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Active inference, sensory attenuation and illusions

Brown, H; Adams, RA; Parees, I; Edwards, M; Friston, K; (2013) Active inference, sensory attenuation and illusions. Cognitive Processing 10.1007/s10339-013-0571-3. Green open access

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Abstract

Active inference provides a simple and neurobiologically plausible account of how action and perception are coupled in producing (Bayes) optimal behaviour. This can be seen most easily as minimising prediction error: we can either change our predictions to explain sensory input through perception. Alternatively, we can actively change sensory input to fulfil our predictions. In active inference, this action is mediated by classical reflex arcs that minimise proprioceptive prediction error created by descending proprioceptive predictions. However, this creates a conflict between action and perception; in that, self-generated movements require predictions to override the sensory evidence that one is not actually moving. However, ignoring sensory evidence means that externally generated sensations will not be perceived. Conversely, attending to (proprioceptive and somatosensory) sensations enables the detection of externally generated events but precludes generation of actions. This conflict can be resolved by attenuating the precision of sensory evidence during movement or, equivalently, attending away from the consequences of self-made acts. We propose that this Bayes optimal withdrawal of precise sensory evidence during movement is the cause of psychophysical sensory attenuation. Furthermore, it explains the force-matching illusion and reproduces empirical results almost exactly. Finally, if attenuation is removed, the force-matching illusion disappears and false (delusional) inferences about agency emerge. This is important, given the negative correlation between sensory attenuation and delusional beliefs in normal subjects-and the reduction in the magnitude of the illusion in schizophrenia. Active inference therefore links the neuromodulatory optimisation of precision to sensory attenuation and illusory phenomena during the attribution of agency in normal subjects. It also provides a functional account of deficits in syndromes characterised by false inference and impaired movement-like schizophrenia and Parkinsonism-syndromes that implicate abnormal modulatory neurotransmission.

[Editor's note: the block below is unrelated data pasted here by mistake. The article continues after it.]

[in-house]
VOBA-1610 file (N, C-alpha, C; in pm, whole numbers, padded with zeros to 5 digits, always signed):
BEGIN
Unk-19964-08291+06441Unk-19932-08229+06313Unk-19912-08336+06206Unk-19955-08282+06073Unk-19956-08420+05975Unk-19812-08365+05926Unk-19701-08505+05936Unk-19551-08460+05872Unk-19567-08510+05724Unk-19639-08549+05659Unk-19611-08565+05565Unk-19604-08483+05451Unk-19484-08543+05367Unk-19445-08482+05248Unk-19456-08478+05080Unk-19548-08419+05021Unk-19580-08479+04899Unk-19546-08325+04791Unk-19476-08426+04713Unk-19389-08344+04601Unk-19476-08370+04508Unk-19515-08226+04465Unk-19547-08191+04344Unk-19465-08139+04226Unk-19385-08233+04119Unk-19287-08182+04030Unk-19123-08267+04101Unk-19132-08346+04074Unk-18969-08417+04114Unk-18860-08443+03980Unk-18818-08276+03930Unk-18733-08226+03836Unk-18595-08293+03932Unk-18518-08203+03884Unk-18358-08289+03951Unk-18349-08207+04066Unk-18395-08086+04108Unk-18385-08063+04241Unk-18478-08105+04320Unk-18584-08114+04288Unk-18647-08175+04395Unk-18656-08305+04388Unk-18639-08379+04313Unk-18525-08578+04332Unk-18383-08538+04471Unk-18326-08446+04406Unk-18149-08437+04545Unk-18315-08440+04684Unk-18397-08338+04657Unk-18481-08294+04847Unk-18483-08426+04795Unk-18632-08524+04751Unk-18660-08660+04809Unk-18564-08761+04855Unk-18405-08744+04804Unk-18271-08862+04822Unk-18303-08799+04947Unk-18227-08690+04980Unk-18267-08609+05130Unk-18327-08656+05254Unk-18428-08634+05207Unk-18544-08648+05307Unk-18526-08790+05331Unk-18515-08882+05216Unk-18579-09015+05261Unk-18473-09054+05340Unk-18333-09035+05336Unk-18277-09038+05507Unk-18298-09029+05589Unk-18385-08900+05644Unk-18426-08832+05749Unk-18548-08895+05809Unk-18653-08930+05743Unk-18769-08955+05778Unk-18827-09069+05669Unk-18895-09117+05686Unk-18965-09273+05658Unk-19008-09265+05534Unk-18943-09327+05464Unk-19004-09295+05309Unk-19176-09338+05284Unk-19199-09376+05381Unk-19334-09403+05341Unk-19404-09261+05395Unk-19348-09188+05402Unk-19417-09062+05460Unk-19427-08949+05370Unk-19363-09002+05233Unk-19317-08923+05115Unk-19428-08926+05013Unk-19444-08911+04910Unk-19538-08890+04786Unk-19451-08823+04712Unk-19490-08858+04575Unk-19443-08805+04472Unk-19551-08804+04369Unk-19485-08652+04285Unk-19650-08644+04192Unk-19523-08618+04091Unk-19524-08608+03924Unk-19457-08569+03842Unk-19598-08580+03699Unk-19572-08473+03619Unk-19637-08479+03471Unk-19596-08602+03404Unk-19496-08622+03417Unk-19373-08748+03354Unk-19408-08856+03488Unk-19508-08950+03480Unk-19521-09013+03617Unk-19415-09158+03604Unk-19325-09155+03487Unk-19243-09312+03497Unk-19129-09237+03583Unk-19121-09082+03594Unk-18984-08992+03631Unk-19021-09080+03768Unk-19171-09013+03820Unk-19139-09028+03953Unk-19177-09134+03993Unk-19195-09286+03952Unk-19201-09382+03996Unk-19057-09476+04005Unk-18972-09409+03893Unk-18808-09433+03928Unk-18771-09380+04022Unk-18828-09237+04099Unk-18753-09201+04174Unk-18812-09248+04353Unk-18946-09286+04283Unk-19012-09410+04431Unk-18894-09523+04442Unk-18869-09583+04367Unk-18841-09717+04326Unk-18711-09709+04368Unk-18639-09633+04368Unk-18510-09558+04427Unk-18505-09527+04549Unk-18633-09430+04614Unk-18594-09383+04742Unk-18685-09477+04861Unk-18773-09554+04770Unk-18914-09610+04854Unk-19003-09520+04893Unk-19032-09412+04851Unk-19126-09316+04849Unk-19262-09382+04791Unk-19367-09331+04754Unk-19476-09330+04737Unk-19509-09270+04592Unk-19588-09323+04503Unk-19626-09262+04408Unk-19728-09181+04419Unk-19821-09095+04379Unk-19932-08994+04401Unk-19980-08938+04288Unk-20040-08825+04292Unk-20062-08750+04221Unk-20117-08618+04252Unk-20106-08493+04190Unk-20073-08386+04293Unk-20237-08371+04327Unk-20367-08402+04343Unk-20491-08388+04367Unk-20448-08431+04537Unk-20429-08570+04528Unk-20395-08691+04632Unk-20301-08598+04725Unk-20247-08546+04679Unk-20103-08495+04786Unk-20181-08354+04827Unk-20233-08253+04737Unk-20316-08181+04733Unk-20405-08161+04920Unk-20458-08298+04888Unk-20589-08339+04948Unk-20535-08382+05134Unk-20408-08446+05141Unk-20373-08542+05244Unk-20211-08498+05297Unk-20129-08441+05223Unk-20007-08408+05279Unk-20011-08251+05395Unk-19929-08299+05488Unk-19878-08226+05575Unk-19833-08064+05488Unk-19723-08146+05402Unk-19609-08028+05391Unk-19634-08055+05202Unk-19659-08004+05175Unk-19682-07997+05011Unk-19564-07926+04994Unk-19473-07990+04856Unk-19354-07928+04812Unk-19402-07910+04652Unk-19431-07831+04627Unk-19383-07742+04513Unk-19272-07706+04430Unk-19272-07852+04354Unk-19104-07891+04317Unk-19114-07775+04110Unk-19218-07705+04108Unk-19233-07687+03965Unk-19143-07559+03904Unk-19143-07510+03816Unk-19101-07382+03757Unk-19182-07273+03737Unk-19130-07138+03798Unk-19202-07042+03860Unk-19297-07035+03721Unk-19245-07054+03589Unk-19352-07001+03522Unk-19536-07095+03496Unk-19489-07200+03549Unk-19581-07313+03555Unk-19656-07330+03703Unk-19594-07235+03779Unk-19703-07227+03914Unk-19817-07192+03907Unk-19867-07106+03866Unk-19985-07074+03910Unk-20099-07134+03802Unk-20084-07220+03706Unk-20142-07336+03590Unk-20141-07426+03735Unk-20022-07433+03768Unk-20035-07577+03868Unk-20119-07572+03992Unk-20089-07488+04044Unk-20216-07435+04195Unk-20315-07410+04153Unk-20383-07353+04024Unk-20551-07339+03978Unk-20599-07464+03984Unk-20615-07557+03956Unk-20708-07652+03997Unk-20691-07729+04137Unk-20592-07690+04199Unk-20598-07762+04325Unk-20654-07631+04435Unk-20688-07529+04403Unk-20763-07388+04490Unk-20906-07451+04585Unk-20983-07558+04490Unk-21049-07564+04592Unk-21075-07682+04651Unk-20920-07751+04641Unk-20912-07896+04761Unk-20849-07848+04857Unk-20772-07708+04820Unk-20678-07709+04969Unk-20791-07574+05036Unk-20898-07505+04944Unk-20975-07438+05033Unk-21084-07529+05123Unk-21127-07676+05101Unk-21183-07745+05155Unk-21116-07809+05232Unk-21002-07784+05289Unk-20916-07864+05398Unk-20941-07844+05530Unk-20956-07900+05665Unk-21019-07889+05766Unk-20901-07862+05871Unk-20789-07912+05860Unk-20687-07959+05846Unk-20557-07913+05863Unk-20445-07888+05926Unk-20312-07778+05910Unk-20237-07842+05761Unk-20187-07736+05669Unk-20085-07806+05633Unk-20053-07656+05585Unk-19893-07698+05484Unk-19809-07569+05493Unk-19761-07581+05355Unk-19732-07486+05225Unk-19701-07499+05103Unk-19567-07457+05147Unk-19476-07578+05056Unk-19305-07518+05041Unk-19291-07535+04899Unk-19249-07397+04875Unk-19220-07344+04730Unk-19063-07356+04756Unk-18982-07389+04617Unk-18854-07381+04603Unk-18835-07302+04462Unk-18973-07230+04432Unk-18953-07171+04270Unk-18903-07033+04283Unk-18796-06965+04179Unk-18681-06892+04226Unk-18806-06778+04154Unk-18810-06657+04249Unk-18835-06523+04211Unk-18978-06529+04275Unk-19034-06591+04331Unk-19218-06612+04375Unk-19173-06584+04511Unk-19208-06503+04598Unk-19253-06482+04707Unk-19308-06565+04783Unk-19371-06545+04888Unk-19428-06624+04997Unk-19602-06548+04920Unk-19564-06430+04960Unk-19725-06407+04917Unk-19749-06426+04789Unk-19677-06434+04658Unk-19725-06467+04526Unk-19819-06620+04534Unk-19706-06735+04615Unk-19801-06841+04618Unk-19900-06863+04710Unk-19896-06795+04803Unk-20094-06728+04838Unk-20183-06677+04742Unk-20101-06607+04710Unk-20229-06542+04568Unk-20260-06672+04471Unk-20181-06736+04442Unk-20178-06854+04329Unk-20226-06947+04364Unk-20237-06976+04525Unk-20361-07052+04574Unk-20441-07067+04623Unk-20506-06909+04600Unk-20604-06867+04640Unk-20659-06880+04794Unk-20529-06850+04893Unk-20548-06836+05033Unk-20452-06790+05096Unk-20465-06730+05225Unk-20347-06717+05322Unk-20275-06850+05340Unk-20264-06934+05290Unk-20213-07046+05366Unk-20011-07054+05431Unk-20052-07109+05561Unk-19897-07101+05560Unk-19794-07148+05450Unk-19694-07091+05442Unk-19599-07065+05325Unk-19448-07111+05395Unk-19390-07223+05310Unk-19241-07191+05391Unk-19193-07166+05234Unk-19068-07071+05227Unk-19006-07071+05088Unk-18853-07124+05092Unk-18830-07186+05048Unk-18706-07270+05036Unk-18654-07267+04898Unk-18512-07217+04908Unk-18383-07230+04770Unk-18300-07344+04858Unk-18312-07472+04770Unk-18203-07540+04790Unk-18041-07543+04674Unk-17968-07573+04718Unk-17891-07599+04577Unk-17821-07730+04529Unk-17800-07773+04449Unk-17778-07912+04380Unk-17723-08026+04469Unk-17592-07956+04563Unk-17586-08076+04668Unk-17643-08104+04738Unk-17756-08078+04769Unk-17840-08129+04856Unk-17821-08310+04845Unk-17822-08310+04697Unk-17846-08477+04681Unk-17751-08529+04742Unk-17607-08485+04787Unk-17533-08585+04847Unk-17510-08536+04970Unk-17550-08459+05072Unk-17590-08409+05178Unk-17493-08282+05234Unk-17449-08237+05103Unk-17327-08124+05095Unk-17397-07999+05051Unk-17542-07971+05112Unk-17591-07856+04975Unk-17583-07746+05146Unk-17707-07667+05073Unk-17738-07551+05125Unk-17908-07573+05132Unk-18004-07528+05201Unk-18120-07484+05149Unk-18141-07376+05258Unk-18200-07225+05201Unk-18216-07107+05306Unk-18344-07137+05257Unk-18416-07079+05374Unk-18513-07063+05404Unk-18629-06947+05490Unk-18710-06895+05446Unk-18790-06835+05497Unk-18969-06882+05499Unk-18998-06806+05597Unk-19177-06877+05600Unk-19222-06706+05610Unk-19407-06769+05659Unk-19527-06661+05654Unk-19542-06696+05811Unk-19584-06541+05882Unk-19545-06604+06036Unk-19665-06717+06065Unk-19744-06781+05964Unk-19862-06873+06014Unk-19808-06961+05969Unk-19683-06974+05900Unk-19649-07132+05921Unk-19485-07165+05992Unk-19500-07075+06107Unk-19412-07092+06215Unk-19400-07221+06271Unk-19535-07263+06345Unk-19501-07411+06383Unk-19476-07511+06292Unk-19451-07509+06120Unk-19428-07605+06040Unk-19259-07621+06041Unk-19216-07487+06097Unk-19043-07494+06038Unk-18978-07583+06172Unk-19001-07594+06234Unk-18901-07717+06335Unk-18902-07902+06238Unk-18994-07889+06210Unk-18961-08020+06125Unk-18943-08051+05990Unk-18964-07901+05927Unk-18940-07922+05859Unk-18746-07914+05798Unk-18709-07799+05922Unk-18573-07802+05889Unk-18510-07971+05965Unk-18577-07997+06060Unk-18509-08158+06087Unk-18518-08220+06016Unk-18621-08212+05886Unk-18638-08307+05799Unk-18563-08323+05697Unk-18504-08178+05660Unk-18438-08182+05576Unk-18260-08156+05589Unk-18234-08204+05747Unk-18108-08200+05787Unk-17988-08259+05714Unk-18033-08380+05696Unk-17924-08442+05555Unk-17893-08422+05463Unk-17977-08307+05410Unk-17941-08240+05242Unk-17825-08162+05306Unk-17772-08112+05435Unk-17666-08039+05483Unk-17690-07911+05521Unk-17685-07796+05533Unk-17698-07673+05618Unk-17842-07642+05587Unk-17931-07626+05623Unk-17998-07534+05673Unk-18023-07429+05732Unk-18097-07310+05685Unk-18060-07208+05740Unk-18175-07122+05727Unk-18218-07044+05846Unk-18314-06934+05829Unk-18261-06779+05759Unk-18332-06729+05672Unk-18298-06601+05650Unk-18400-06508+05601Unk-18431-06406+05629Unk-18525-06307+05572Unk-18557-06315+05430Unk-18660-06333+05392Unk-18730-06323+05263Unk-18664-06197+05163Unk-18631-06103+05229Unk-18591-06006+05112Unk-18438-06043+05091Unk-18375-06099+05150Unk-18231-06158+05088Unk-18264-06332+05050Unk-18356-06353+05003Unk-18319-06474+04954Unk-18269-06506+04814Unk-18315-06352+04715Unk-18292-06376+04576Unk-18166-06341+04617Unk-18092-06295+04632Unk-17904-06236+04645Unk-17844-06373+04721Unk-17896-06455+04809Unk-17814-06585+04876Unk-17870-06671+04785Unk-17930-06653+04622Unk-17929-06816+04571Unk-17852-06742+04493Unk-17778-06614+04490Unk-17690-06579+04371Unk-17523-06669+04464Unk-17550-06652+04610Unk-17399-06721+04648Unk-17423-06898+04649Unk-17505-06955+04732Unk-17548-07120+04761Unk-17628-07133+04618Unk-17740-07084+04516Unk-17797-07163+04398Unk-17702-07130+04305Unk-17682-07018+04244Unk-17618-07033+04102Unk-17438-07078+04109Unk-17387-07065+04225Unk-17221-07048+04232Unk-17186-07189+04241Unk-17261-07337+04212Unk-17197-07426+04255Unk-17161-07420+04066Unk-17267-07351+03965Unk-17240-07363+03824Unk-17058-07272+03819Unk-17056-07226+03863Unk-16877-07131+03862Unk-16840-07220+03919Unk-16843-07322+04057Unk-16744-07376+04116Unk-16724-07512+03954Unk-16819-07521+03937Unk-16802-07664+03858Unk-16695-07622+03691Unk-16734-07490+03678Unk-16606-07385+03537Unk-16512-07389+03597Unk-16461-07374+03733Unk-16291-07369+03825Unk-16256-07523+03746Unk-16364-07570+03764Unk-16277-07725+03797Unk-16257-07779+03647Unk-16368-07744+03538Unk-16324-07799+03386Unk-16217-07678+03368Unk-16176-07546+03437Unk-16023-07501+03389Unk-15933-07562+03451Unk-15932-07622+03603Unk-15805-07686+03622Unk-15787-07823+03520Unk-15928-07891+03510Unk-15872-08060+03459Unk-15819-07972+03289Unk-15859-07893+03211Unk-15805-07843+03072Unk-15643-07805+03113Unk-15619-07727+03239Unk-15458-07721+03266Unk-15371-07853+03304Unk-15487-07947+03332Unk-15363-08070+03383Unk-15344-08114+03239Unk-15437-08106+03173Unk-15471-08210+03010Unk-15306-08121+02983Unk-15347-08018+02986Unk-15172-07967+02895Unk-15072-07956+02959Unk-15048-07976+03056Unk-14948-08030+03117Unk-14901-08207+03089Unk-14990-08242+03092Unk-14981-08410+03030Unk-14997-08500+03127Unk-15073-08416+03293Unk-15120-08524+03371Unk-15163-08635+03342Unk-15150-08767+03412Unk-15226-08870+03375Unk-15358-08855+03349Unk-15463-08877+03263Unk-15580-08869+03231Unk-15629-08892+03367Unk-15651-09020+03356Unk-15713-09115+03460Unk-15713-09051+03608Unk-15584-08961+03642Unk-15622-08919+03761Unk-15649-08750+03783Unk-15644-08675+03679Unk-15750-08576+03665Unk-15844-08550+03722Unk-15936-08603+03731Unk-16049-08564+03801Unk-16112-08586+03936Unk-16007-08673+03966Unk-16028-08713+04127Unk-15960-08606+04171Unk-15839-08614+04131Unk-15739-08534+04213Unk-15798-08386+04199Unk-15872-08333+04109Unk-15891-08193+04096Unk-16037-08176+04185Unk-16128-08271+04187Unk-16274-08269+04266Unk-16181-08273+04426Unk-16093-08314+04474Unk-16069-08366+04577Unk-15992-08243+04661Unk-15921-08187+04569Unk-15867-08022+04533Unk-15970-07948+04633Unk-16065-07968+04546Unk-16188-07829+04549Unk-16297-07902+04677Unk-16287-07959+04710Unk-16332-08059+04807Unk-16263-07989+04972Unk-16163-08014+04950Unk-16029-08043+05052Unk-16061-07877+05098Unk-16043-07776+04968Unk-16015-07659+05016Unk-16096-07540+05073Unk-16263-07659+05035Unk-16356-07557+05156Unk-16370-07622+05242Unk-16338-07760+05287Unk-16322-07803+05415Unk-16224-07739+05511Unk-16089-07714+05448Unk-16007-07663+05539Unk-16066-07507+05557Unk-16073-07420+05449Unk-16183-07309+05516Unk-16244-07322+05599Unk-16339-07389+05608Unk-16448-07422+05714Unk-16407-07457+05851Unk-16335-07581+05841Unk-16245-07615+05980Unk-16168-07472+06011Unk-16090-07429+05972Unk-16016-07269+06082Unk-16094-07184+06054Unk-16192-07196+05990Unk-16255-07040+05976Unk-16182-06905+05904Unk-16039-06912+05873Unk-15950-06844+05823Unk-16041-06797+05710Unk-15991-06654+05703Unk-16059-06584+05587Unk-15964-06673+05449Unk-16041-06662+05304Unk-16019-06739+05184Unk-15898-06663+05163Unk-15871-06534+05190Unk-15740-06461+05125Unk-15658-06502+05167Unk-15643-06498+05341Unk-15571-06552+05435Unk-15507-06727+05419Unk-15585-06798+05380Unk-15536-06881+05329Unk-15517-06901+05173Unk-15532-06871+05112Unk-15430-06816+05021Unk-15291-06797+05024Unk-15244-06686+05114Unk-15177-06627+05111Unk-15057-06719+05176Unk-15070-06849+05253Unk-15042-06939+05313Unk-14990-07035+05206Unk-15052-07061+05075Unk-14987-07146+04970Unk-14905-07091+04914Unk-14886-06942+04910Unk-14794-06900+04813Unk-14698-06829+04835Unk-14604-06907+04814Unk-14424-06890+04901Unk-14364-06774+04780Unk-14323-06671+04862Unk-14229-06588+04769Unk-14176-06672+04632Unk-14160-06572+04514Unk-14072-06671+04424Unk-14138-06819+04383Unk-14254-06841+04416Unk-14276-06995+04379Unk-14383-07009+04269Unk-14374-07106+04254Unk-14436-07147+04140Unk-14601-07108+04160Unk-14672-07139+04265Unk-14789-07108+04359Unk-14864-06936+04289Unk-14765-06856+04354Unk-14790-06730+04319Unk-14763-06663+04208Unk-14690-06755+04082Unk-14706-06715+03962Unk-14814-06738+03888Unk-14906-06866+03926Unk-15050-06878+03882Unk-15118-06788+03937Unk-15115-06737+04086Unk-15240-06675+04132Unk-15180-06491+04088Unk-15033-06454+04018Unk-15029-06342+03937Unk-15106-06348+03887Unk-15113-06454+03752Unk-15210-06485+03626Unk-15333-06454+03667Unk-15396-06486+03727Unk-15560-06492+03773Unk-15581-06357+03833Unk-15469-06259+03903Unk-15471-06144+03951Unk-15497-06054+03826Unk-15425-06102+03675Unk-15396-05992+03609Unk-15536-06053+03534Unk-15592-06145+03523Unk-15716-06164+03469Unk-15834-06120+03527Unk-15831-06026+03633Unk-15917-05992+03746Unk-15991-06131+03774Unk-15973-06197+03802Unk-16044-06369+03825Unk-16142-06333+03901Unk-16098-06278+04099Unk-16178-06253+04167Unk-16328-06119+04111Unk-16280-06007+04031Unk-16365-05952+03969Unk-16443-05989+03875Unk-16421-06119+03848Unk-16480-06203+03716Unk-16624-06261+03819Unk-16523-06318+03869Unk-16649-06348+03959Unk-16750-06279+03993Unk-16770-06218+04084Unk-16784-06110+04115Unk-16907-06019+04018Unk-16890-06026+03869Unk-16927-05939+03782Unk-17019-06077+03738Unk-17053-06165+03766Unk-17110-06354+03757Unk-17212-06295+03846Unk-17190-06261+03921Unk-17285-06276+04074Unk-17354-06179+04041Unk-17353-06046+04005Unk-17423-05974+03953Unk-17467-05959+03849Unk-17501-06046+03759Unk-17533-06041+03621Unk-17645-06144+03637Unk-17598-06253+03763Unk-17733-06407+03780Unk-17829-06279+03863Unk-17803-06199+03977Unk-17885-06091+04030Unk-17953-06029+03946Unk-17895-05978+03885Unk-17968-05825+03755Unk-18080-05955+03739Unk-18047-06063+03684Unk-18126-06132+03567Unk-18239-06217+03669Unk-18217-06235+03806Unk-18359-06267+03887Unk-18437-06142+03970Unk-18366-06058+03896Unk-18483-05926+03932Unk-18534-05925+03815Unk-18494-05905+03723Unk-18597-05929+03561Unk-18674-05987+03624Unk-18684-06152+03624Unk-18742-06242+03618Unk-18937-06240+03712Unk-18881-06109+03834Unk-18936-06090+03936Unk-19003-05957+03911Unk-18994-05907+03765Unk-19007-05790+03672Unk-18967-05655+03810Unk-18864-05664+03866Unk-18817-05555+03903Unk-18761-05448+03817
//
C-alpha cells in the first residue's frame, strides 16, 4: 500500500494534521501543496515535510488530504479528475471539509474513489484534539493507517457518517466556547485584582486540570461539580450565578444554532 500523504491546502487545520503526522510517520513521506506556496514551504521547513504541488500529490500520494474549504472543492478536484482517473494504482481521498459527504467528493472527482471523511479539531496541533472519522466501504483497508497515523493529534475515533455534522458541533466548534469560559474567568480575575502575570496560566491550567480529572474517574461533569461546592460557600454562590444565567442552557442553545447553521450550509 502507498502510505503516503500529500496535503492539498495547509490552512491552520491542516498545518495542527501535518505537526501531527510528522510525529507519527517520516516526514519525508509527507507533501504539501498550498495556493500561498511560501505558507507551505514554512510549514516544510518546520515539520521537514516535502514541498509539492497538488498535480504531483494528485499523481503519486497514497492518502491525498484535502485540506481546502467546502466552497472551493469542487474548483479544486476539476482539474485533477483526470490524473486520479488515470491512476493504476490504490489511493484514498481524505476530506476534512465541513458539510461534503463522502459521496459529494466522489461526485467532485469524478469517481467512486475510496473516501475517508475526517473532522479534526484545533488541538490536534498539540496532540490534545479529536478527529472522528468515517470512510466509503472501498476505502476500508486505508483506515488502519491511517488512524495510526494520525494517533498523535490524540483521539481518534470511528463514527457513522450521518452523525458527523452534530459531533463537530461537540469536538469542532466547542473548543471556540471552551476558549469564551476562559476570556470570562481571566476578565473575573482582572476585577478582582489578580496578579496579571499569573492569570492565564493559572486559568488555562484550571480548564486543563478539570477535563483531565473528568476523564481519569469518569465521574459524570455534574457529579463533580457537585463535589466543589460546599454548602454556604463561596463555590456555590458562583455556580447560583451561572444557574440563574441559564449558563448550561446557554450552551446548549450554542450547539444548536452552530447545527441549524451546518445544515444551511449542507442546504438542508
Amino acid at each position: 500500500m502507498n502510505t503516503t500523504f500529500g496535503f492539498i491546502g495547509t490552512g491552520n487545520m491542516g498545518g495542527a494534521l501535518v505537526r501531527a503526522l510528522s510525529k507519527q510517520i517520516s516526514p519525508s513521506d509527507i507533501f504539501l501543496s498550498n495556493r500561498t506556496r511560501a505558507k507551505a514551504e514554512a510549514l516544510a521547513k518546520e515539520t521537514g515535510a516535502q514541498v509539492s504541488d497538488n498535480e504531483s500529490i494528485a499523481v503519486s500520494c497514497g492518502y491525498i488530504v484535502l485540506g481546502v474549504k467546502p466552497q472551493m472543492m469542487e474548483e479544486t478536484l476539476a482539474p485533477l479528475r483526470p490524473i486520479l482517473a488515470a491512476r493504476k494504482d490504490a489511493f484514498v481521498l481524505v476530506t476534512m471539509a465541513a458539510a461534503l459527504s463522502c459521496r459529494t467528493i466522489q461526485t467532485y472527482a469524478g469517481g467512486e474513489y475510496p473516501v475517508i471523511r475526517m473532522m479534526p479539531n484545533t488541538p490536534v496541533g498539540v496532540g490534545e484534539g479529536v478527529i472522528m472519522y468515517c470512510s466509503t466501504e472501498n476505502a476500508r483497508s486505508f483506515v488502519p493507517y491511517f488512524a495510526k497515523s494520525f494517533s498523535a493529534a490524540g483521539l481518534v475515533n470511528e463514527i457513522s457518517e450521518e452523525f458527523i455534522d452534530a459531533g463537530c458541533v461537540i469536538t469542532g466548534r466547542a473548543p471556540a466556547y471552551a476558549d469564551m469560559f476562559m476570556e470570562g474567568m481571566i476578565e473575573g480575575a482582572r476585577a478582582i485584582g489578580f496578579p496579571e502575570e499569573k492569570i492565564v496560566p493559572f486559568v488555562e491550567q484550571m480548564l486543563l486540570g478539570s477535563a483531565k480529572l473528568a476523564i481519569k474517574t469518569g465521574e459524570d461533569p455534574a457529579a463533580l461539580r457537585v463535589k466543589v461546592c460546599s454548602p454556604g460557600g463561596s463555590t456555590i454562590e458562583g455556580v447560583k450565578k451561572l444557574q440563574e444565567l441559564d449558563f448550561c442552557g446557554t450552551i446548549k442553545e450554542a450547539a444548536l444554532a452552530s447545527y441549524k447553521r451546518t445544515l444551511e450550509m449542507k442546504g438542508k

Type: Article
Title: Active inference, sensory attenuation and illusions
Open access status: An open access version is available from UCL Discovery
DOI: 10.1007/s10339-013-0571-3
Publisher version: http://dx.doi.org/10.1007/s10339-013-0571-3
Language: English
Additional information: ©The Author(s) 2013. This article is published with open access at Springerlink.com. This article is made available under the liberal Creative Commons Attribution (CC BY) license. The CC BY license permits commercial and non-commercial re-use of an open access article, as long as the original author and source are properly attributed.
UCL classification: UCL
UCL > Provost and Vice Provost Offices
UCL > Provost and Vice Provost Offices > School of Life and Medical Sciences
UCL > Provost and Vice Provost Offices > School of Life and Medical Sciences > Faculty of Brain Sciences
UCL > Provost and Vice Provost Offices > School of Life and Medical Sciences > Faculty of Brain Sciences > UCL Queen Square Institute of Neurology
UCL > Provost and Vice Provost Offices > School of Life and Medical Sciences > Faculty of Brain Sciences > UCL Queen Square Institute of Neurology > Imaging Neuroscience
UCL > Provost and Vice Provost Offices > UCL BEAMS
UCL > Provost and Vice Provost Offices > UCL BEAMS > Faculty of Engineering Science
UCL > Provost and Vice Provost Offices > UCL BEAMS > Faculty of Engineering Science > Dept of Computer Science
URI: https://discovery.ucl.ac.uk/id/eprint/1396467
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